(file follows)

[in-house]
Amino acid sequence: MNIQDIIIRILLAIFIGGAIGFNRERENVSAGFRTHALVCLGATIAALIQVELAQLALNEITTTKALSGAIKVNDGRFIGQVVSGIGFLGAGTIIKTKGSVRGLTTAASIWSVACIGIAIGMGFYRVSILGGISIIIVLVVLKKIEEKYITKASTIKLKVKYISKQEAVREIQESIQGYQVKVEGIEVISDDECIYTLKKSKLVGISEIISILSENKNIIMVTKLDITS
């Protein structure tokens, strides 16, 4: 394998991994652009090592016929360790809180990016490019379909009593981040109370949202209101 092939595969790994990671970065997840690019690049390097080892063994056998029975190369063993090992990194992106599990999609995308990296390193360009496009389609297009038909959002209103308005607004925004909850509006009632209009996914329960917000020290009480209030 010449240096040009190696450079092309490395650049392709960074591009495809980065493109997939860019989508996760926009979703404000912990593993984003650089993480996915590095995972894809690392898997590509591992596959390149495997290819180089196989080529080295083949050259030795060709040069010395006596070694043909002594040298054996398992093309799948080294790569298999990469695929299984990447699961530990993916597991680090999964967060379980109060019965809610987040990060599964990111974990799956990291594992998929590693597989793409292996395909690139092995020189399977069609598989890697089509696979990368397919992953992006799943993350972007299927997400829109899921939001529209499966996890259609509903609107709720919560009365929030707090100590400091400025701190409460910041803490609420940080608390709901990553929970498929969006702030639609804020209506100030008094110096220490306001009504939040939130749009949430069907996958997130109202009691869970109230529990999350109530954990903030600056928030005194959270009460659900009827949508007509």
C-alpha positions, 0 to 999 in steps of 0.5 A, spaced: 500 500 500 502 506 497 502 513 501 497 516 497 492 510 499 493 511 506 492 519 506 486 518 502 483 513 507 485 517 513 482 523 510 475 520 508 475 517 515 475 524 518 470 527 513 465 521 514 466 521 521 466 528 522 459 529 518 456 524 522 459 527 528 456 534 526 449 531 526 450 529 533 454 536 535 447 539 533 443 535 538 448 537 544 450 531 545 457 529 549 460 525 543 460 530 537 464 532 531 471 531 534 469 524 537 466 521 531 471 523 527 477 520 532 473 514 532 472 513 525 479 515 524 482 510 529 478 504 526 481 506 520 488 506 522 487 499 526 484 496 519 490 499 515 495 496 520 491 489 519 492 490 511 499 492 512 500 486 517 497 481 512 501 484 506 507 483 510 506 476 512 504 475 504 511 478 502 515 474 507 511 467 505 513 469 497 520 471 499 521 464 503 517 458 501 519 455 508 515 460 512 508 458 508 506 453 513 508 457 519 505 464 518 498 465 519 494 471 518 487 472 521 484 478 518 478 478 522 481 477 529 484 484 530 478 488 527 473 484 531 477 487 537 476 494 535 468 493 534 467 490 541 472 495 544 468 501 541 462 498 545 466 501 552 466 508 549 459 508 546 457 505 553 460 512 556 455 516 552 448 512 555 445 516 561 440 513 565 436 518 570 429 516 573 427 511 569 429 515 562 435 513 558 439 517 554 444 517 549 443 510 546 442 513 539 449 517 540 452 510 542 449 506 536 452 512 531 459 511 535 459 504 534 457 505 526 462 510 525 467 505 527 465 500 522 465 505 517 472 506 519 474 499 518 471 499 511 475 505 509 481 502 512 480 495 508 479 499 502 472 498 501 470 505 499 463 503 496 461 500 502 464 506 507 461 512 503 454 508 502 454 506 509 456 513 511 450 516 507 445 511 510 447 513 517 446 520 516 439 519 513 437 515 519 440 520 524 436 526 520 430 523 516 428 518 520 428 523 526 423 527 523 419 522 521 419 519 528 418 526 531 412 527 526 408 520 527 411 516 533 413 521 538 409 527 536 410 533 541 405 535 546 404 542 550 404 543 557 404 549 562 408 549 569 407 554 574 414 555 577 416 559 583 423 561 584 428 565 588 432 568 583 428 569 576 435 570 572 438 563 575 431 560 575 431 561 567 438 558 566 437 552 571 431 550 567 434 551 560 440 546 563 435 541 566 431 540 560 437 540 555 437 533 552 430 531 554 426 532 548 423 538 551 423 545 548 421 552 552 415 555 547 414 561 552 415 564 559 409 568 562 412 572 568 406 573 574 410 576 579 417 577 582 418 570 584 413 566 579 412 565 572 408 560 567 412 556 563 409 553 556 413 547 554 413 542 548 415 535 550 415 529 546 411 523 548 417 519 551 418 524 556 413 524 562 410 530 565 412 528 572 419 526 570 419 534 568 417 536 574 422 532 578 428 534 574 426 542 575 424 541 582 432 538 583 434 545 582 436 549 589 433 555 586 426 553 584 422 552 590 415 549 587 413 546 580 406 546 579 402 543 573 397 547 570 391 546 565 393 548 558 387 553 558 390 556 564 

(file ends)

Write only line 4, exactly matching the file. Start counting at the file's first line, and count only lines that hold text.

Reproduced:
C-alpha positions, 0 to 999 in steps of 0.5 A, spaced: 500 500 500 502 506 497 502 513 501 497 516 497 492 510 499 493 511 506 492 519 506 486 518 502 483 513 507 485 517 513 482 523 510 475 520 508 475 517 515 475 524 518 470 527 513 465 521 514 466 521 521 466 528 522 459 529 518 456 524 522 459 527 528 456 534 526 449 531 526 450 529 533 454 536 535 447 539 533 443 535 538 448 537 544 450 531 545 457 529 549 460 525 543 460 530 537 464 532 531 471 531 534 469 524 537 466 521 531 471 523 527 477 520 532 473 514 532 472 513 525 479 515 524 482 510 529 478 504 526 481 506 520 488 506 522 487 499 526 484 496 519 490 499 515 495 496 520 491 489 519 492 490 511 499 492 512 500 486 517 497 481 512 501 484 506 507 483 510 506 476 512 504 475 504 511 478 502 515 474 507 511 467 505 513 469 497 520 471 499 521 464 503 517 458 501 519 455 508 515 460 512 508 458 508 506 453 513 508 457 519 505 464 518 498 465 519 494 471 518 487 472 521 484 478 518 478 478 522 481 477 529 484 484 530 478 488 527 473 484 531 477 487 537 476 494 535 468 493 534 467 490 541 472 495 544 468 501 541 462 498 545 466 501 552 466 508 549 459 508 546 457 505 553 460 512 556 455 516 552 448 512 555 445 516 561 440 513 565 436 518 570 429 516 573 427 511 569 429 515 562 435 513 558 439 517 554 444 517 549 443 510 546 442 513 539 449 517 540 452 510 542 449 506 536 452 512 531 459 511 535 459 504 534 457 505 526 462 510 525 467 505 527 465 500 522 465 505 517 472 506 519 474 499 518 471 499 511 475 505 509 481 502 512 480 495 508 479 499 502 472 498 501 470 505 499 463 503 496 461 500 502 464 506 507 461 512 503 454 508 502 454 506 509 456 513 511 450 516 507 445 511 510 447 513 517 446 520 516 439 519 513 437 515 519 440 520 524 436 526 520 430 523 516 428 518 520 428 523 526 423 527 523 419 522 521 419 519 528 418 526 531 412 527 526 408 520 527 411 516 533 413 521 538 409 527 536 410 533 541 405 535 546 404 542 550 404 543 557 404 549 562 408 549 569 407 554 574 414 555 577 416 559 583 423 561 584 428 565 588 432 568 583 428 569 576 435 570 572 438 563 575 431 560 575 431 561 567 438 558 566 437 552 571 431 550 567 434 551 560 440 546 563 435 541 566 431 540 560 437 540 555 437 533 552 430 531 554 426 532 548 423 538 551 423 545 548 421 552 552 415 555 547 414 561 552 415 564 559 409 568 562 412 572 568 406 573 574 410 576 579 417 577 582 418 570 584 413 566 579 412 565 572 408 560 567 412 556 563 409 553 556 413 547 554 413 542 548 415 535 550 415 529 546 411 523 548 417 519 551 418 524 556 413 524 562 410 530 565 412 528 572 419 526 570 419 534 568 417 536 574 422 532 578 428 534 574 426 542 575 424 541 582 432 538 583 434 545 582 436 549 589 433 555 586 426 553 584 422 552 590 415 549 587 413 546 580 406 546 579 402 543 573 397 547 570 391 546 565 393 548 558 387 553 558 390 556 564 